The Lion and the Unicorn
- "As I write, highly civilized human beings are flying overhead, trying to kill me."
- "Literature, especially poetry, and lyric poetry most of all, is a kind of family joke, with little or no value outside its own language-group."
― George Orwell, The Lion and the Unicorn: Socialism and the English Genius
The Lion and the Unicorn: Socialism and the English Genius was published in February 1941, well into the Second World War, after Dunkirk and the Battle of Britain. It is a long essay, divided into three parts.
1. England Your England (35 pages)
2. Shopkeepers at War (19 pages)
3. The English Revolution (9 pages)
The three essays 1. describe the essence of Englishness and records changes in English society over the previous thirty years or so 2. make the case for a socialist system in England 3. argue for an English democratic socialism, sharply distinct from the totalitarian communism of Stalin.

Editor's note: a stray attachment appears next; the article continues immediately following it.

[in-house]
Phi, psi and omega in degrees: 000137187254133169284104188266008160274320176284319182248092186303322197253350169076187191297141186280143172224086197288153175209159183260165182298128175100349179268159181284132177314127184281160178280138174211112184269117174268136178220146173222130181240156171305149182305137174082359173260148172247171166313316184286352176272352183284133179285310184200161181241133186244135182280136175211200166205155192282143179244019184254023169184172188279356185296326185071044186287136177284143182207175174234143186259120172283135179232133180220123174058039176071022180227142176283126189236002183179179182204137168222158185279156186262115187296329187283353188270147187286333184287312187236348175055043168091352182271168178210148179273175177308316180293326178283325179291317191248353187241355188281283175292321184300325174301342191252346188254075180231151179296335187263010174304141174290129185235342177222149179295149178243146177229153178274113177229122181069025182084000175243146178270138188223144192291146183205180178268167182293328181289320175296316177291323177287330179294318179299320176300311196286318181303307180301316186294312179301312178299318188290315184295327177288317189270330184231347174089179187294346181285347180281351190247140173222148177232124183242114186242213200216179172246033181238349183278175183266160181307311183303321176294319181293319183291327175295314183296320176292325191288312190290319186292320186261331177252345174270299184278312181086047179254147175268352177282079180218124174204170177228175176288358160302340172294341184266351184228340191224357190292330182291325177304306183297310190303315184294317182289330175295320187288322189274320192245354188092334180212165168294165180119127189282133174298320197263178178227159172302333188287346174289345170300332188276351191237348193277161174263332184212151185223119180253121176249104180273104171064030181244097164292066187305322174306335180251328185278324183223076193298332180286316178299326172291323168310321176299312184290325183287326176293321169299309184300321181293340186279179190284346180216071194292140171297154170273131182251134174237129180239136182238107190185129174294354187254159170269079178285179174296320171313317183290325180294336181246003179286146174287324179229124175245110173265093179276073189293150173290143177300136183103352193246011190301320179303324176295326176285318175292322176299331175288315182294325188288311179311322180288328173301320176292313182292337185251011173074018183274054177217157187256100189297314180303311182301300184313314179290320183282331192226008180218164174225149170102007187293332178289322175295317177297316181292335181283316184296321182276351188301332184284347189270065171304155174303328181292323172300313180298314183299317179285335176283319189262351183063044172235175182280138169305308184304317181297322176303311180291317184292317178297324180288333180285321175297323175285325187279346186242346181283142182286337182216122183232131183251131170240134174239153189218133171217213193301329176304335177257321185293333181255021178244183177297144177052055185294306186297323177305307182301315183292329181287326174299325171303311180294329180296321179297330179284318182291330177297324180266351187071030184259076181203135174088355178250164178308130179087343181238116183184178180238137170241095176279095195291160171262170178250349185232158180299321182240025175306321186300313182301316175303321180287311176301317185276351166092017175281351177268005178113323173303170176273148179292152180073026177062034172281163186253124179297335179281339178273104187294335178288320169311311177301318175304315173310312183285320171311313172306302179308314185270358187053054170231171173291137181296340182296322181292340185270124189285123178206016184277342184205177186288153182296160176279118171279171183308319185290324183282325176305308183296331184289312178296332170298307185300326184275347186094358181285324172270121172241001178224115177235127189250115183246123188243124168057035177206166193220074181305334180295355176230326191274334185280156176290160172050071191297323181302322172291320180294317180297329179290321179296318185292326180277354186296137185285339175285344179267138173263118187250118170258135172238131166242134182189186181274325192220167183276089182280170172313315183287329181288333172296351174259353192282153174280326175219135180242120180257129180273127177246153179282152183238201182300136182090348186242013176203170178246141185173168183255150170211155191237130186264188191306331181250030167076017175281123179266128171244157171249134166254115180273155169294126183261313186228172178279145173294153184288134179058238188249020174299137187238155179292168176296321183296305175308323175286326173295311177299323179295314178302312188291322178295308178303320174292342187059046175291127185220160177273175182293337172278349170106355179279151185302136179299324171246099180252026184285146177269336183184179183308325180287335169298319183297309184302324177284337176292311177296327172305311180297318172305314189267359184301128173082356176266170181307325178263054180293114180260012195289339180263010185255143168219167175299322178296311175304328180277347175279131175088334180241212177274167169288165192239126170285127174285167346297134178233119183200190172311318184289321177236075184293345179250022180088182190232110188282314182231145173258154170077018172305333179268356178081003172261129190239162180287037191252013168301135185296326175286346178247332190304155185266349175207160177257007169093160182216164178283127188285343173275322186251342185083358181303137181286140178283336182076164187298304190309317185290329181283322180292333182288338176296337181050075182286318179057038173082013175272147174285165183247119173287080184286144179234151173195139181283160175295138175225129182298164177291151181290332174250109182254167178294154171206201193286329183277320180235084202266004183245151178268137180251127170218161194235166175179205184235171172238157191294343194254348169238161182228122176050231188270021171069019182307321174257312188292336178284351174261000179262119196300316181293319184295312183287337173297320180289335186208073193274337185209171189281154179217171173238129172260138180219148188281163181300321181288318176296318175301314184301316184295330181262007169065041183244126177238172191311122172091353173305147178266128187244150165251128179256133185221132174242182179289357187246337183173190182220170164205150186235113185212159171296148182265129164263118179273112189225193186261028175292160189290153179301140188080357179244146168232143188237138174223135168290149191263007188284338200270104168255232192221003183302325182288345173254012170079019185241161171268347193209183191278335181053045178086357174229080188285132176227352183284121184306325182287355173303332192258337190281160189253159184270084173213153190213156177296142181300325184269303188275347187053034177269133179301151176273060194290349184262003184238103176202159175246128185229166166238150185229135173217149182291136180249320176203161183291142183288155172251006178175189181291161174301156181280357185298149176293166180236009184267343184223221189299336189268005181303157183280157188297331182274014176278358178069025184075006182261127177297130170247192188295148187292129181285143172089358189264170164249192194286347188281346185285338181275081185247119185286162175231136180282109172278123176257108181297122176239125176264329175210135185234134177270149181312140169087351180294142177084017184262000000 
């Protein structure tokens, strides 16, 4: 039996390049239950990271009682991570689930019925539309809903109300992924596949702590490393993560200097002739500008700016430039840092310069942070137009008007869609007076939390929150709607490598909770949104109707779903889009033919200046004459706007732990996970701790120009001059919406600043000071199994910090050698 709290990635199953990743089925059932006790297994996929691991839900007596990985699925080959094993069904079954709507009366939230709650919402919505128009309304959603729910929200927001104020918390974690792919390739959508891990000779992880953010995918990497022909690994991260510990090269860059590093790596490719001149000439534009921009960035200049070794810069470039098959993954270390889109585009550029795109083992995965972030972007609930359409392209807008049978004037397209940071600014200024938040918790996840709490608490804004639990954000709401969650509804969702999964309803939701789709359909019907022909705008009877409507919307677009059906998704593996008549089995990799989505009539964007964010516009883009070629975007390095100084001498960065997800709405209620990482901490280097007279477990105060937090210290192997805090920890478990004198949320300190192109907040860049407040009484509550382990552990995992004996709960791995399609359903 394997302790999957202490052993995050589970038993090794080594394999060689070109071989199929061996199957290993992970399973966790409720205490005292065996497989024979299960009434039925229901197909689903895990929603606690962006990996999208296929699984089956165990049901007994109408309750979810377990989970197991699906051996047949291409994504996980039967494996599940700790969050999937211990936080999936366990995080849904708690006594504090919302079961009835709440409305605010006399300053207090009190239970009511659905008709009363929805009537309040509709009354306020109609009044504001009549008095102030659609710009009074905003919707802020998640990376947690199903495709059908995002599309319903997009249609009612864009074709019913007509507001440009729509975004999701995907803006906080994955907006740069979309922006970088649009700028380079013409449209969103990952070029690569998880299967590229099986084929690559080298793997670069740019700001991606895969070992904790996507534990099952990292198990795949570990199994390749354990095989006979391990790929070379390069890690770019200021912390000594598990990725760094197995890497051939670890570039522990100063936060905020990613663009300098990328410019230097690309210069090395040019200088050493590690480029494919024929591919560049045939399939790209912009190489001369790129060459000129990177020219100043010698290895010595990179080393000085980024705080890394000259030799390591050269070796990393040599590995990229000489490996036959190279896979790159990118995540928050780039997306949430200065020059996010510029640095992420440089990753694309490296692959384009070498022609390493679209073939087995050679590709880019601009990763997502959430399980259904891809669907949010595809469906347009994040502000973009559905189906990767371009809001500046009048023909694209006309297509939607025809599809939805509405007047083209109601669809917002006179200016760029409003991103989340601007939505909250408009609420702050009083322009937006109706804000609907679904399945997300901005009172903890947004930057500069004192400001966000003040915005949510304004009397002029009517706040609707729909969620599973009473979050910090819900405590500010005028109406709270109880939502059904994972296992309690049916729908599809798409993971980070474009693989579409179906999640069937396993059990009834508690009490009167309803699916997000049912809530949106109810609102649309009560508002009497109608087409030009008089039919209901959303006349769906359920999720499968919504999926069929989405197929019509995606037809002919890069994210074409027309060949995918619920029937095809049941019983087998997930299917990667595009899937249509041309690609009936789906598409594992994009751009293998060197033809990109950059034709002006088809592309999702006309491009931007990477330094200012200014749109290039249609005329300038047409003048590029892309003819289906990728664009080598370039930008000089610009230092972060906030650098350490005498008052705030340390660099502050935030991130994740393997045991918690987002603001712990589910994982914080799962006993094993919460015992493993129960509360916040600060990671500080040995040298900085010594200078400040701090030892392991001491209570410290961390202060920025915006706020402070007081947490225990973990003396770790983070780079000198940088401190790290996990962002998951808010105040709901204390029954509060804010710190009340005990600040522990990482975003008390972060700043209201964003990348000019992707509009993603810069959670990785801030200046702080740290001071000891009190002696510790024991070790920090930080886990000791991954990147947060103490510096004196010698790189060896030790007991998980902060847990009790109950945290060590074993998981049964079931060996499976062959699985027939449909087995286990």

Now, at this distance of 76 years, the political content seems to me almost completely useless. After the war, the socialist policies carried out by Attlee's government, thirty years of 'Butskellism' and Britain's steady industrial decline into the 1970s which was brutally arrested by Mrs Thatcher's radical economic and social policies of the 1980s, followed by Tony Blair's attempt to create a non-socialist Labour Party in the 1990s, and all the time the enormous social transformations wrought by ever-changing technology - the political, social, economic, technological and cultural character of England has been transformed out of all recognition.
That said, this book-length essay is still worth reading as a fascinating social history of its times and for its warm evocation of the elements of the English character, some of which linger on, some of which have disappeared.